Relationship Advice From My Grandparents

Valentine’s Day is just around the corner and this season either makes me the most annoyed ever, or I get caught up in all the feelies. Your feed is probably littered with pictures of Valentine’s Day flowers and gifts, relationship goals, sweet sentiments, and sappy pictures of couples that already broke up 548027365 times but still manage to be so in love…you know the routine. I’ll admit that I LOVE love. Whether it’s hearing how people met, sharing love stories, or just seeing happy couples, it all just makes me swell with ooey gooey emotions.

One of my favorite couples in the world are my maternal grandparents, who will be celebrating 65 years of marriage in April 2021. Together, they raised six children, owned a business together, have a bunch of grandchildren, and finally got to finish their honeymoon trip a handful of years ago. I took some time to hear more about their relationship and ask for some advice.

Some background…

My Grandma Jane is the rock of my mom’s side of the family. As I grew up, grandma’s house was a pit stop after school to grab a quick snack before weeknight sports or extracurricular events, and friends were always welcome.

If you catch her during a family gathering, she usually has her camera in-hand, asking everyone to say “silly pickles” before snapping a shot or two…or five. She makes a mean grilled cheese sandwich and always offers an enormous chocolate milkshake to pair.

Born and raised in Wisconsin, she has enjoyed many trips to Door County with Grandpa in the summer and never misses church on the weekend.

Grandma is the ultimate event planner and is notorious for hosting birthdays, holidays, barbecues, or any other event worth celebrating. You also might get a phone call here and there, asking if you’re in need of something that was featured on QVC’s Special Value. She’s a shop ’til you drop kind of gal and we love her for it.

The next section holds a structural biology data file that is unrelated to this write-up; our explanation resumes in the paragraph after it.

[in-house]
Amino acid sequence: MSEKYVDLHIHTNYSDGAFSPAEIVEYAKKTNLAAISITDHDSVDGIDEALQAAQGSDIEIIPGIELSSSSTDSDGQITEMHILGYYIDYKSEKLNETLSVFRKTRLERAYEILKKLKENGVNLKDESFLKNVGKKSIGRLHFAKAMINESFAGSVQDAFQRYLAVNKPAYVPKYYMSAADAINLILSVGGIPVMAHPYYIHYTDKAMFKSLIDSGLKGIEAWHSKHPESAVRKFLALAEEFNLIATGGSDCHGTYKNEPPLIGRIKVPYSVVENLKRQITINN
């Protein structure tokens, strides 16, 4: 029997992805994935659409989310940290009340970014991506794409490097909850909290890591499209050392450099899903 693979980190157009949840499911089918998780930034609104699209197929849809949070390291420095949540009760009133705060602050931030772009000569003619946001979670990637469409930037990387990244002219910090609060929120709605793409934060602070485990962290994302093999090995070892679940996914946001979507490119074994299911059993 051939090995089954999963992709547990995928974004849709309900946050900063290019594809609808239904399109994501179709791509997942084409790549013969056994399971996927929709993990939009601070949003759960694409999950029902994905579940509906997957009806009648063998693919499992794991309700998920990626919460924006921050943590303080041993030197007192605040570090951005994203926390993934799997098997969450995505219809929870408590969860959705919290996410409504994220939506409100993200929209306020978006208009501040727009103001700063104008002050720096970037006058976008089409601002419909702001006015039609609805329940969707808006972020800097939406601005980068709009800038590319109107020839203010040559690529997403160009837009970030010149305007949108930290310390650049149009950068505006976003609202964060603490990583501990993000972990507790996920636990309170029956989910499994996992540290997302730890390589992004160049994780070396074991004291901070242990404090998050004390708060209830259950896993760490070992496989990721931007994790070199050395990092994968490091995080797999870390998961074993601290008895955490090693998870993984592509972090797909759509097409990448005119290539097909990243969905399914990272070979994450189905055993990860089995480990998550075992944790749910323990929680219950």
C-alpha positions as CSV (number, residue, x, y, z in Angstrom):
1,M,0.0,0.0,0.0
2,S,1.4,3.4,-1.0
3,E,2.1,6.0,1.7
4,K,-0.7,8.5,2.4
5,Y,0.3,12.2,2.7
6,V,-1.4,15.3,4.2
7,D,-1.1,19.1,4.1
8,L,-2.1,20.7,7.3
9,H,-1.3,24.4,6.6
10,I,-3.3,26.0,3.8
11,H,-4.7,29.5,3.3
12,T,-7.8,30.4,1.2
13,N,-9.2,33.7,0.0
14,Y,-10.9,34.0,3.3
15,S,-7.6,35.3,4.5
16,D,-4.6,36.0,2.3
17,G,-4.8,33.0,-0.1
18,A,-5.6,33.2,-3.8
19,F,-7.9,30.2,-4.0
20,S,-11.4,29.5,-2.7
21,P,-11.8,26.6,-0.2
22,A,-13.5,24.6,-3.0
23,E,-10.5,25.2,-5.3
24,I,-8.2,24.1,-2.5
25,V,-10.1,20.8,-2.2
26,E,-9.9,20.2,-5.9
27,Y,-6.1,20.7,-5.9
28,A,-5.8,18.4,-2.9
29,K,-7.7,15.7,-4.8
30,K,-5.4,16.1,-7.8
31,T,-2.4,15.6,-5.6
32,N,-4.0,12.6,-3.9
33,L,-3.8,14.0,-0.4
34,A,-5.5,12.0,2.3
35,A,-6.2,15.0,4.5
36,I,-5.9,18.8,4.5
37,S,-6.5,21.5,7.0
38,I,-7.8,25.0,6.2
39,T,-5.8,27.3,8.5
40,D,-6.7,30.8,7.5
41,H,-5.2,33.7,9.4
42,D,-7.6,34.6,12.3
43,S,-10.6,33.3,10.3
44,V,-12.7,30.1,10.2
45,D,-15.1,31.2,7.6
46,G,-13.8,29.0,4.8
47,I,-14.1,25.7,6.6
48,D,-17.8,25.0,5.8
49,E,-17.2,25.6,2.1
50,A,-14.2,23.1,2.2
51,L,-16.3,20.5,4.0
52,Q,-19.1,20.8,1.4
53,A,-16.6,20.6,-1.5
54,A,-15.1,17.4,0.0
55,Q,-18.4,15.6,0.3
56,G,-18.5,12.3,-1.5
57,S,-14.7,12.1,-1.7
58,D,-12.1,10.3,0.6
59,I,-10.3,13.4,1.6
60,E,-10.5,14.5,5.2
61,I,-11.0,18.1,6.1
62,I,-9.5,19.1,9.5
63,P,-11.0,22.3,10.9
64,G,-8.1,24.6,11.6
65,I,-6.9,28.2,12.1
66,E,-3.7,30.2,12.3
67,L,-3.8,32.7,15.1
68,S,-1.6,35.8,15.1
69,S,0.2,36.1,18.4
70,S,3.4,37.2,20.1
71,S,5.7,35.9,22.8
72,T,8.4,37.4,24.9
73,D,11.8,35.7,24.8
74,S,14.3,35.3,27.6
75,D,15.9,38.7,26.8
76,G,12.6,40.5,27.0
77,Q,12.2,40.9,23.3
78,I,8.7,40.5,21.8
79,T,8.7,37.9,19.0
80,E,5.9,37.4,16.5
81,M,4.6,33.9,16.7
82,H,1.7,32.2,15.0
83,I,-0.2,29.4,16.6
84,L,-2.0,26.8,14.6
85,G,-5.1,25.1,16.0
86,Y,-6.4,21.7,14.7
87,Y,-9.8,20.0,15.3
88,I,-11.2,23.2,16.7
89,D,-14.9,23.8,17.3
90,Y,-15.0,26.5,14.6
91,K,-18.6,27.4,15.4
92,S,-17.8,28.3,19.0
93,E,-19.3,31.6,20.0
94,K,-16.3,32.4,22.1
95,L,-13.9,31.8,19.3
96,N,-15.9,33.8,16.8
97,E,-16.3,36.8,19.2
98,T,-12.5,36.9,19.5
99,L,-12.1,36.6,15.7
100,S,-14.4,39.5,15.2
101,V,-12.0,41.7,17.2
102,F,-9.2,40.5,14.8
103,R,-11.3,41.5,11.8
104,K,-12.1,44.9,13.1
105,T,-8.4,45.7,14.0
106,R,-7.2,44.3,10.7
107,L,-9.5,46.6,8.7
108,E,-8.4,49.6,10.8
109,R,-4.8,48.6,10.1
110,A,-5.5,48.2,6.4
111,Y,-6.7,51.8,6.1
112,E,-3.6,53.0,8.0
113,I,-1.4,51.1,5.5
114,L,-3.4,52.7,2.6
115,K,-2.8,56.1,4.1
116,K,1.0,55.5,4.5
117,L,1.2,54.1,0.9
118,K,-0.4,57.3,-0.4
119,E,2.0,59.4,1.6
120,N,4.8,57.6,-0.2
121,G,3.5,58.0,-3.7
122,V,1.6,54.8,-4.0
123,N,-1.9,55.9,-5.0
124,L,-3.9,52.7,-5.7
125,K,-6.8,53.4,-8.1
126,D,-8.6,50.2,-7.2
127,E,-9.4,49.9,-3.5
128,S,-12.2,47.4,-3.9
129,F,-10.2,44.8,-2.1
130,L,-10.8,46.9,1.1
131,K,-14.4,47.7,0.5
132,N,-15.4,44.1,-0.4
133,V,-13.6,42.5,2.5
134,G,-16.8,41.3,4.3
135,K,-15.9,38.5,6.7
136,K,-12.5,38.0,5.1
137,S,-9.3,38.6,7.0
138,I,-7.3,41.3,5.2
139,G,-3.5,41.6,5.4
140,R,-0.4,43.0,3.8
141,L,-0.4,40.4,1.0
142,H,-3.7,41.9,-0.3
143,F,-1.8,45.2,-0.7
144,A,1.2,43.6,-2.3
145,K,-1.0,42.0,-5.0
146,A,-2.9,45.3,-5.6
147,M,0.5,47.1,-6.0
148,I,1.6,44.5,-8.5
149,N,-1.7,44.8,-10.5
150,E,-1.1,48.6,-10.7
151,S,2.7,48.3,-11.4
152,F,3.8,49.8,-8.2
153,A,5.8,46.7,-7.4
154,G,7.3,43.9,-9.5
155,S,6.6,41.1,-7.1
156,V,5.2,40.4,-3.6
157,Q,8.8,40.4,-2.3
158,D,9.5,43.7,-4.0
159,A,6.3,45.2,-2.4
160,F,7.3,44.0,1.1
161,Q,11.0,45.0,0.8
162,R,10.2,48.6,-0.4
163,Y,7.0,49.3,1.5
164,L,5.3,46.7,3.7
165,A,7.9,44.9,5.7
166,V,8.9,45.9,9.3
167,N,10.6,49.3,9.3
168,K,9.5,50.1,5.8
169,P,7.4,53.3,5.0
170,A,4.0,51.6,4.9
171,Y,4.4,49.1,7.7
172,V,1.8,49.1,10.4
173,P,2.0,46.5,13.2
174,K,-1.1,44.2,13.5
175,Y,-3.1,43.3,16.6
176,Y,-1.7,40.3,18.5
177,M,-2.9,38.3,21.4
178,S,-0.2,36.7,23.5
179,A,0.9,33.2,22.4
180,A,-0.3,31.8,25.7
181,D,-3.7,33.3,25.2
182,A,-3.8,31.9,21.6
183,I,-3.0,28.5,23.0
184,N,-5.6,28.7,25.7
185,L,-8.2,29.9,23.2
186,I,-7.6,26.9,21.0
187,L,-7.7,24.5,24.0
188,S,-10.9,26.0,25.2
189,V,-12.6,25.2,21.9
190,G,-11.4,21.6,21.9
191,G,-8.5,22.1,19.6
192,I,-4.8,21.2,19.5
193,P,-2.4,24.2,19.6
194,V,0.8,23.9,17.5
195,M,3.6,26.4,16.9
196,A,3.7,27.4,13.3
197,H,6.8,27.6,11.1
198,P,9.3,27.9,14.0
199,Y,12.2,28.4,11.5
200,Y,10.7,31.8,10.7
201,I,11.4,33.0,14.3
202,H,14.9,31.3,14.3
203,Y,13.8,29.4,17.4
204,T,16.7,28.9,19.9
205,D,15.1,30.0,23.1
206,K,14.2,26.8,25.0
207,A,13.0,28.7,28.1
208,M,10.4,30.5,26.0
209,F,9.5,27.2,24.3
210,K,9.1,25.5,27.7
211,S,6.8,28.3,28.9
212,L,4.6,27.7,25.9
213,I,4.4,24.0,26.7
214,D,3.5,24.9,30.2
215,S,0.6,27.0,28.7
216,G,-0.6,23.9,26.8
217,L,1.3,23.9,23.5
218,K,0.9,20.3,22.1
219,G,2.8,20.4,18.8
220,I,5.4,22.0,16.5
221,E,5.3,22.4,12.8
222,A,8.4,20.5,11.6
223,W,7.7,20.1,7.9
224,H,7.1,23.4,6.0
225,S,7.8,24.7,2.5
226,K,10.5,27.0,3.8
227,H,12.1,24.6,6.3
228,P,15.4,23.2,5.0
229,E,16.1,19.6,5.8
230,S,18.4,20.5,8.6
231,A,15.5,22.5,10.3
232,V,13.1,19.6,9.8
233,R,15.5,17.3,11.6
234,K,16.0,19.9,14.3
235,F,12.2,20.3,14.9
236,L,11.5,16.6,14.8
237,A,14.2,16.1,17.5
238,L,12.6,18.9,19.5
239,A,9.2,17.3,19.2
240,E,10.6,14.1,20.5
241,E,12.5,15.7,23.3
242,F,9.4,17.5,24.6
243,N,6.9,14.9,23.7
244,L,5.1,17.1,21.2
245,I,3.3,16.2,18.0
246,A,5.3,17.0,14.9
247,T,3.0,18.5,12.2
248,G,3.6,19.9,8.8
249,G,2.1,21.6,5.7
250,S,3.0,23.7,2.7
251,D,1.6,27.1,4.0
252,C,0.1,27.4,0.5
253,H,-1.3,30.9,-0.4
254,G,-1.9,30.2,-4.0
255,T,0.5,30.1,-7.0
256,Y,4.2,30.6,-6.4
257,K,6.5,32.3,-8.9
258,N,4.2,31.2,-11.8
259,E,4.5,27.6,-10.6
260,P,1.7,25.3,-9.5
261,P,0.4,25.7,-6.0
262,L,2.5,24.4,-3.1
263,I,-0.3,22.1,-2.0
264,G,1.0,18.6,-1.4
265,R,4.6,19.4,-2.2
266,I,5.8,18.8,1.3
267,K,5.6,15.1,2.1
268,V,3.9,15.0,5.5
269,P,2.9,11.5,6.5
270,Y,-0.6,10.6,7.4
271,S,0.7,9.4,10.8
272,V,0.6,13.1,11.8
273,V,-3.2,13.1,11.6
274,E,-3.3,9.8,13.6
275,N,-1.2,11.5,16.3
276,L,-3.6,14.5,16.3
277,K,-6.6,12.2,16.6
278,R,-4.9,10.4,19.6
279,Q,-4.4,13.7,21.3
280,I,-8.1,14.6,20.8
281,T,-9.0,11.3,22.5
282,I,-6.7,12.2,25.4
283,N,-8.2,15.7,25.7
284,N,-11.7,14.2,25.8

Grandpa Dale is the comedic relief, any time, anywhere. He can typically be found in the recliner watching Bonanza or another Western with a cold beer in hand. The grandkids joke that he has a constant BAC fueled by his love for Old Style lager, but you wouldn’t know because his humor is as sharp as a whip. He’s a Navy veteran and never lets anyone forget he was a string bean in his day and almost didn’t weigh enough to join the military, but as a high school boxing champ, he had plenty of fight in him to make it.

If you’ve spent a meal with him, you know Grandpa is a very picky eater and isn’t a fan of many vegetables (green beans, if we’re specific), but he’ll always sneak a cookie out of the jar after dinner. Grandma has strategic hiding places for any desserts in the house because of Grandpa’s sweet tooth, and you might find a container of goodies stored safely in the oven or microwave, because you’d never find him using kitchen appliances.

When Grandpa goes out, it’s usually to bartend at the Knights of Columbus hall on Friday nights, or serve at events with the local VFW post.

Let’s chat…

How did you meet each other?

Jane: My roommate and I lived in Madison at the time. She met a guy she liked named Ed, but he didn’t have a car.  Ed had a good friend in Portage who just got out of the Navy, and he did have a car.  If she could arrange a date for Ed’s friend, both guys would come to Madison and double date.  She offered to do all my ironing for the rest of the year if I agreed to go on a date with Ed’s friend. I agreed right away, of course. That was a good deal.

Dale: My friend Ed said if I could drive to Madison on Friday night, he had a date arranged for me. I thought why not?